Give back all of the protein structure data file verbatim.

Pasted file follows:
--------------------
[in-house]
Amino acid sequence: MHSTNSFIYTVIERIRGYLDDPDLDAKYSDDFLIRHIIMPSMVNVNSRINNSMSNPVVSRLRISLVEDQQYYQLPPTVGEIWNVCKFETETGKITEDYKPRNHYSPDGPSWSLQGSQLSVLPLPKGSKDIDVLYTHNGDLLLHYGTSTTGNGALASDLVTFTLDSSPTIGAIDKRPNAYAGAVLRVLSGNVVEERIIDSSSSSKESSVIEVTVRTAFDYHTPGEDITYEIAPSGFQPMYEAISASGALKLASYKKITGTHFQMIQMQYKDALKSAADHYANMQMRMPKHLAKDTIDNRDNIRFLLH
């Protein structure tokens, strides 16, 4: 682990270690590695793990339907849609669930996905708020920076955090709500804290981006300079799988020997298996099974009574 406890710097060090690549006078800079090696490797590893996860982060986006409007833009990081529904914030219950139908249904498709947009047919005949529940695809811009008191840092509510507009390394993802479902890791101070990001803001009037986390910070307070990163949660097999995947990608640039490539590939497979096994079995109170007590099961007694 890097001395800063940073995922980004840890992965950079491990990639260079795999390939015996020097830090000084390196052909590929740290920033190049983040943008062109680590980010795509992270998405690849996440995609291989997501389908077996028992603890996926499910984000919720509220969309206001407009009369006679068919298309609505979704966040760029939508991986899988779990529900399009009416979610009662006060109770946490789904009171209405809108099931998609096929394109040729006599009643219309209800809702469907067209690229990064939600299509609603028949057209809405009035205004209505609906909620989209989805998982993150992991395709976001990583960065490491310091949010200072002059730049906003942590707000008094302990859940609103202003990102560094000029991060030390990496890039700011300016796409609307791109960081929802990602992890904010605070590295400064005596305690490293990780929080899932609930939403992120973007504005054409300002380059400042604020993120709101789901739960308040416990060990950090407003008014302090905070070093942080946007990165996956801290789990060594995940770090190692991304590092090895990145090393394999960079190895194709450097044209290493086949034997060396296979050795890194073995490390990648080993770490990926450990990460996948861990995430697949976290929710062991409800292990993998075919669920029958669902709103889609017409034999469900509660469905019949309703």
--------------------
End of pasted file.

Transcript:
[in-house]
Amino acid sequence: MHSTNSFIYTVIERIRGYLDDPDLDAKYSDDFLIRHIIMPSMVNVNSRINNSMSNPVVSRLRISLVEDQQYYQLPPTVGEIWNVCKFETETGKITEDYKPRNHYSPDGPSWSLQGSQLSVLPLPKGSKDIDVLYTHNGDLLLHYGTSTTGNGALASDLVTFTLDSSPTIGAIDKRPNAYAGAVLRVLSGNVVEERIIDSSSSSKESSVIEVTVRTAFDYHTPGEDITYEIAPSGFQPMYEAISASGALKLASYKKITGTHFQMIQMQYKDALKSAADHYANMQMRMPKHLAKDTIDNRDNIRFLLH
């Protein structure tokens, strides 16, 4: 682990270690590695793990339907849609669930996905708020920076955090709500804290981006300079799988020997298996099974009574 406890710097060090690549006078800079090696490797590893996860982060986006409007833009990081529904914030219950139908249904498709947009047919005949529940695809811009008191840092509510507009390394993802479902890791101070990001803001009037986390910070307070990163949660097999995947990608640039490539590939497979096994079995109170007590099961007694 890097001395800063940073995922980004840890992965950079491990990639260079795999390939015996020097830090000084390196052909590929740290920033190049983040943008062109680590980010795509992270998405690849996440995609291989997501389908077996028992603890996926499910984000919720509220969309206001407009009369006679068919298309609505979704966040760029939508991986899988779990529900399009009416979610009662006060109770946490789904009171209405809108099931998609096929394109040729006599009643219309209800809702469907067209690229990064939600299509609603028949057209809405009035205004209505609906909620989209989805998982993150992991395709976001990583960065490491310091949010200072002059730049906003942590707000008094302990859940609103202003990102560094000029991060030390990496890039700011300016796409609307791109960081929802990602992890904010605070590295400064005596305690490293990780929080899932609930939403992120973007504005054409300002380059400042604020993120709101789901739960308040416990060990950090407003008014302090905070070093942080946007990165996956801290789990060594995940770090190692991304590092090895990145090393394999960079190895194709450097044209290493086949034997060396296979050795890194073995490390990648080993770490990926450990990460996948861990995430697949976290929710062991409800292990993998075919669920029958669902709103889609017409034999469900509660469905019949309703």